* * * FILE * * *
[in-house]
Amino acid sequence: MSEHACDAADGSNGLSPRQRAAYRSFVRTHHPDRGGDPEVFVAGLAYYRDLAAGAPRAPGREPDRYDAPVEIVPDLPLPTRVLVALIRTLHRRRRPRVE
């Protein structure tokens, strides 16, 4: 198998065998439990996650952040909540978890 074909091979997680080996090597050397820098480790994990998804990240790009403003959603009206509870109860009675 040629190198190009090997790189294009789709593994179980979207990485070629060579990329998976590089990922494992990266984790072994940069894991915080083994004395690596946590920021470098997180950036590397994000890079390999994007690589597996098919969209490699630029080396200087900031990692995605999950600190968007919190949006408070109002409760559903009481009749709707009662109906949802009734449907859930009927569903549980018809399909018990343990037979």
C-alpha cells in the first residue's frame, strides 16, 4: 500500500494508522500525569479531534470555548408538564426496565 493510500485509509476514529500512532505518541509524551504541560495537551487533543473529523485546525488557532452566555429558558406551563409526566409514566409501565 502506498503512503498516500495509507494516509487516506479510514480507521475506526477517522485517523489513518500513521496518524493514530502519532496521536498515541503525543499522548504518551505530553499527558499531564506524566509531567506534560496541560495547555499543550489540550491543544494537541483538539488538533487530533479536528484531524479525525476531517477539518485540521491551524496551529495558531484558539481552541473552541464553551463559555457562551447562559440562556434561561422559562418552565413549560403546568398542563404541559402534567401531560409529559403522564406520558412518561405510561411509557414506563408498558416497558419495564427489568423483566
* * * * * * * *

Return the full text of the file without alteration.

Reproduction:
[in-house]
Amino acid sequence: MSEHACDAADGSNGLSPRQRAAYRSFVRTHHPDRGGDPEVFVAGLAYYRDLAAGAPRAPGREPDRYDAPVEIVPDLPLPTRVLVALIRTLHRRRRPRVE
């Protein structure tokens, strides 16, 4: 198998065998439990996650952040909540978890 074909091979997680080996090597050397820098480790994990998804990240790009403003959603009206509870109860009675 040629190198190009090997790189294009789709593994179980979207990485070629060579990329998976590089990922494992990266984790072994940069894991915080083994004395690596946590920021470098997180950036590397994000890079390999994007690589597996098919969209490699630029080396200087900031990692995605999950600190968007919190949006408070109002409760559903009481009749709707009662109906949802009734449907859930009927569903549980018809399909018990343990037979």
C-alpha cells in the first residue's frame, strides 16, 4: 500500500494508522500525569479531534470555548408538564426496565 493510500485509509476514529500512532505518541509524551504541560495537551487533543473529523485546525488557532452566555429558558406551563409526566409514566409501565 502506498503512503498516500495509507494516509487516506479510514480507521475506526477517522485517523489513518500513521496518524493514530502519532496521536498515541503525543499522548504518551505530553499527558499531564506524566509531567506534560496541560495547555499543550489540550491543544494537541483538539488538533487530533479536528484531524479525525476531517477539518485540521491551524496551529495558531484558539481552541473552541464553551463559555457562551447562559440562556434561561422559562418552565413549560403546568398542563404541559402534567401531560409529559403522564406520558412518561405510561411509557414506563408498558416497558419495564427489568423483566